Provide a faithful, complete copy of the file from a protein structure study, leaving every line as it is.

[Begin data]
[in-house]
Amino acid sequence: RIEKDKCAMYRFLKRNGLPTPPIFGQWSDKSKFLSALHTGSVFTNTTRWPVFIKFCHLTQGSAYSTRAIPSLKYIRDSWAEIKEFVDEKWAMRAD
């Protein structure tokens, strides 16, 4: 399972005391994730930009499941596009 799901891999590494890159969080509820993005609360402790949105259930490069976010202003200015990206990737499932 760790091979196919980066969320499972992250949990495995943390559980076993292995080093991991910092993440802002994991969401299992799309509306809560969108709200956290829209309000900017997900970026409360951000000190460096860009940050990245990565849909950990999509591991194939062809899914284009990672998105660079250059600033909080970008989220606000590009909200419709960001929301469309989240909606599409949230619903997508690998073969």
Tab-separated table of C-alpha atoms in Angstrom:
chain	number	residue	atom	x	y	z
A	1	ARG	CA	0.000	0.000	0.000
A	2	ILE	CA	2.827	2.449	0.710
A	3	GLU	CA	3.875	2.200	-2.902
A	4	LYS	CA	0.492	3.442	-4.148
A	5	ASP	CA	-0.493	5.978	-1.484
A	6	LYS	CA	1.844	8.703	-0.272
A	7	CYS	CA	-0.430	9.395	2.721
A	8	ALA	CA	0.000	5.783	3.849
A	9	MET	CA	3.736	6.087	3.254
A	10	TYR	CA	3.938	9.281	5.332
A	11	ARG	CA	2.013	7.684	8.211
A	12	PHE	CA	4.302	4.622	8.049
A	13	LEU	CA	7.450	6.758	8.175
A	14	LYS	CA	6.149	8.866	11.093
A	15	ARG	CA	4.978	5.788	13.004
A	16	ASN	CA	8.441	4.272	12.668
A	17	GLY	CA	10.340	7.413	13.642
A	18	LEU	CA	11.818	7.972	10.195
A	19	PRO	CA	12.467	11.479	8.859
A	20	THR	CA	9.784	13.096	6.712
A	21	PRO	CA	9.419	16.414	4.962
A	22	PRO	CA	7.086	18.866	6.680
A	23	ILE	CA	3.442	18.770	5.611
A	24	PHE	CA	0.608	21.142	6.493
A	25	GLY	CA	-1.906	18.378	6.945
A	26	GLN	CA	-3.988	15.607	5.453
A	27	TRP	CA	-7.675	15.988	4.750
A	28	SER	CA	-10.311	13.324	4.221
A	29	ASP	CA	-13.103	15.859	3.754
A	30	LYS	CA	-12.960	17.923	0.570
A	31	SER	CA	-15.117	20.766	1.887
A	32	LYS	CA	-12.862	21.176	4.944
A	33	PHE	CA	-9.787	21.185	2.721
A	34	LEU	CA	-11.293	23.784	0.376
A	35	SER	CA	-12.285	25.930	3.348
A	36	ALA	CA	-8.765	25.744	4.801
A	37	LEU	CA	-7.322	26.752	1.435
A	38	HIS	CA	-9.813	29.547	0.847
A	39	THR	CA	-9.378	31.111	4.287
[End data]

[in-house]
Amino acid sequence: RIEKDKCAMYRFLKRNGLPTPPIFGQWSDKSKFLSALHTGSVFTNTTRWPVFIKFCHLTQGSAYSTRAIPSLKYIRDSWAEIKEFVDEKWAMRAD
């Protein structure tokens, strides 16, 4: 399972005391994730930009499941596009 799901891999590494890159969080509820993005609360402790949105259930490069976010202003200015990206990737499932 760790091979196919980066969320499972992250949990495995943390559980076993292995080093991991910092993440802002994991969401299992799309509306809560969108709200956290829209309000900017997900970026409360951000000190460096860009940050990245990565849909950990999509591991194939062809899914284009990672998105660079250059600033909080970008989220606000590009909200419709960001929301469309989240909606599409949230619903997508690998073969």
Tab-separated table of C-alpha atoms in Angstrom:
chain	number	residue	atom	x	y	z
A	1	ARG	CA	0.000	0.000	0.000
A	2	ILE	CA	2.827	2.449	0.710
A	3	GLU	CA	3.875	2.200	-2.902
A	4	LYS	CA	0.492	3.442	-4.148
A	5	ASP	CA	-0.493	5.978	-1.484
A	6	LYS	CA	1.844	8.703	-0.272
A	7	CYS	CA	-0.430	9.395	2.721
A	8	ALA	CA	0.000	5.783	3.849
A	9	MET	CA	3.736	6.087	3.254
A	10	TYR	CA	3.938	9.281	5.332
A	11	ARG	CA	2.013	7.684	8.211
A	12	PHE	CA	4.302	4.622	8.049
A	13	LEU	CA	7.450	6.758	8.175
A	14	LYS	CA	6.149	8.866	11.093
A	15	ARG	CA	4.978	5.788	13.004
A	16	ASN	CA	8.441	4.272	12.668
A	17	GLY	CA	10.340	7.413	13.642
A	18	LEU	CA	11.818	7.972	10.195
A	19	PRO	CA	12.467	11.479	8.859
A	20	THR	CA	9.784	13.096	6.712
A	21	PRO	CA	9.419	16.414	4.962
A	22	PRO	CA	7.086	18.866	6.680
A	23	ILE	CA	3.442	18.770	5.611
A	24	PHE	CA	0.608	21.142	6.493
A	25	GLY	CA	-1.906	18.378	6.945
A	26	GLN	CA	-3.988	15.607	5.453
A	27	TRP	CA	-7.675	15.988	4.750
A	28	SER	CA	-10.311	13.324	4.221
A	29	ASP	CA	-13.103	15.859	3.754
A	30	LYS	CA	-12.960	17.923	0.570
A	31	SER	CA	-15.117	20.766	1.887
A	32	LYS	CA	-12.862	21.176	4.944
A	33	PHE	CA	-9.787	21.185	2.721
A	34	LEU	CA	-11.293	23.784	0.376
A	35	SER	CA	-12.285	25.930	3.348
A	36	ALA	CA	-8.765	25.744	4.801
A	37	LEU	CA	-7.322	26.752	1.435
A	38	HIS	CA	-9.813	29.547	0.847
A	39	THR	CA	-9.378	31.111	4.287